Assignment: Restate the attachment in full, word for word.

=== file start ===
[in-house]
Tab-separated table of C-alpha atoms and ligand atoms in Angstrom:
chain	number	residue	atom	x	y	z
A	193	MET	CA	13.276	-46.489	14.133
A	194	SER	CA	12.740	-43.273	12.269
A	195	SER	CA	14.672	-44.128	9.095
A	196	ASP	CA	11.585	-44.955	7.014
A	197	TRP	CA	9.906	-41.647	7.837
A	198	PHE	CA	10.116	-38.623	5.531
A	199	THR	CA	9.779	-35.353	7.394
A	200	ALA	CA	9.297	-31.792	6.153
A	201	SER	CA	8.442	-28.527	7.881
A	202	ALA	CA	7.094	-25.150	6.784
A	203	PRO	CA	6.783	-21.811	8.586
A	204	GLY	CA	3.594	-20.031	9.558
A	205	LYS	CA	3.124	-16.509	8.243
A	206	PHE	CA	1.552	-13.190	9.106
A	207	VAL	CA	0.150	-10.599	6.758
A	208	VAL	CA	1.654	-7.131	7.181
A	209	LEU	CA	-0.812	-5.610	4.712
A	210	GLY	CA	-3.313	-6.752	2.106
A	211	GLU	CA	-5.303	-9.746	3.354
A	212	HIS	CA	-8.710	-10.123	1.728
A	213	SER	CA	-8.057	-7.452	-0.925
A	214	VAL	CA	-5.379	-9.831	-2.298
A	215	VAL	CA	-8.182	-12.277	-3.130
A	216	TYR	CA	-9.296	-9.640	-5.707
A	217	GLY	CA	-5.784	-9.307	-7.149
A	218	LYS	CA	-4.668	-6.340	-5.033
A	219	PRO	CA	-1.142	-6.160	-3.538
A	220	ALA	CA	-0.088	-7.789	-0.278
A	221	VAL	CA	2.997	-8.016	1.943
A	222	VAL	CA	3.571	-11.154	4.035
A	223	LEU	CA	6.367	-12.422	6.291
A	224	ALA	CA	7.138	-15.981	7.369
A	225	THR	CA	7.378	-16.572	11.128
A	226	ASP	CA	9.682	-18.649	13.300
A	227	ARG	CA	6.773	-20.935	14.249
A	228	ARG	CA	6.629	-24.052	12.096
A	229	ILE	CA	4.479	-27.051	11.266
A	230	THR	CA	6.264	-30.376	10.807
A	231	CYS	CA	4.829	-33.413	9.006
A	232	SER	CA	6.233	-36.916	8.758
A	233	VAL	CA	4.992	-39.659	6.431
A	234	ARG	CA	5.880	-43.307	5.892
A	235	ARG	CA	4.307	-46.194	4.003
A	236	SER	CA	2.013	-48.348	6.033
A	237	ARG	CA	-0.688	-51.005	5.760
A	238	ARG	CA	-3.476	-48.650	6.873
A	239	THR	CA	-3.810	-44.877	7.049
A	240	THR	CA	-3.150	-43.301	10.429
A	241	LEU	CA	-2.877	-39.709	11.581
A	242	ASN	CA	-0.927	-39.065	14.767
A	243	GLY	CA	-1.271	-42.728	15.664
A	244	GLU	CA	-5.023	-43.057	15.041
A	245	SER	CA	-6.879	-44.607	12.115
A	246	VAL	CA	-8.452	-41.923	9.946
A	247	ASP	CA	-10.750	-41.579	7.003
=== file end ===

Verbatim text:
[in-house]
Tab-separated table of C-alpha atoms and ligand atoms in Angstrom:
chain	number	residue	atom	x	y	z
A	193	MET	CA	13.276	-46.489	14.133
A	194	SER	CA	12.740	-43.273	12.269
A	195	SER	CA	14.672	-44.128	9.095
A	196	ASP	CA	11.585	-44.955	7.014
A	197	TRP	CA	9.906	-41.647	7.837
A	198	PHE	CA	10.116	-38.623	5.531
A	199	THR	CA	9.779	-35.353	7.394
A	200	ALA	CA	9.297	-31.792	6.153
A	201	SER	CA	8.442	-28.527	7.881
A	202	ALA	CA	7.094	-25.150	6.784
A	203	PRO	CA	6.783	-21.811	8.586
A	204	GLY	CA	3.594	-20.031	9.558
A	205	LYS	CA	3.124	-16.509	8.243
A	206	PHE	CA	1.552	-13.190	9.106
A	207	VAL	CA	0.150	-10.599	6.758
A	208	VAL	CA	1.654	-7.131	7.181
A	209	LEU	CA	-0.812	-5.610	4.712
A	210	GLY	CA	-3.313	-6.752	2.106
A	211	GLU	CA	-5.303	-9.746	3.354
A	212	HIS	CA	-8.710	-10.123	1.728
A	213	SER	CA	-8.057	-7.452	-0.925
A	214	VAL	CA	-5.379	-9.831	-2.298
A	215	VAL	CA	-8.182	-12.277	-3.130
A	216	TYR	CA	-9.296	-9.640	-5.707
A	217	GLY	CA	-5.784	-9.307	-7.149
A	218	LYS	CA	-4.668	-6.340	-5.033
A	219	PRO	CA	-1.142	-6.160	-3.538
A	220	ALA	CA	-0.088	-7.789	-0.278
A	221	VAL	CA	2.997	-8.016	1.943
A	222	VAL	CA	3.571	-11.154	4.035
A	223	LEU	CA	6.367	-12.422	6.291
A	224	ALA	CA	7.138	-15.981	7.369
A	225	THR	CA	7.378	-16.572	11.128
A	226	ASP	CA	9.682	-18.649	13.300
A	227	ARG	CA	6.773	-20.935	14.249
A	228	ARG	CA	6.629	-24.052	12.096
A	229	ILE	CA	4.479	-27.051	11.266
A	230	THR	CA	6.264	-30.376	10.807
A	231	CYS	CA	4.829	-33.413	9.006
A	232	SER	CA	6.233	-36.916	8.758
A	233	VAL	CA	4.992	-39.659	6.431
A	234	ARG	CA	5.880	-43.307	5.892
A	235	ARG	CA	4.307	-46.194	4.003
A	236	SER	CA	2.013	-48.348	6.033
A	237	ARG	CA	-0.688	-51.005	5.760
A	238	ARG	CA	-3.476	-48.650	6.873
A	239	THR	CA	-3.810	-44.877	7.049
A	240	THR	CA	-3.150	-43.301	10.429
A	241	LEU	CA	-2.877	-39.709	11.581
A	242	ASN	CA	-0.927	-39.065	14.767
A	243	GLY	CA	-1.271	-42.728	15.664
A	244	GLU	CA	-5.023	-43.057	15.041
A	245	SER	CA	-6.879	-44.607	12.115
A	246	VAL	CA	-8.452	-41.923	9.946
A	247	ASP	CA	-10.750	-41.579	7.003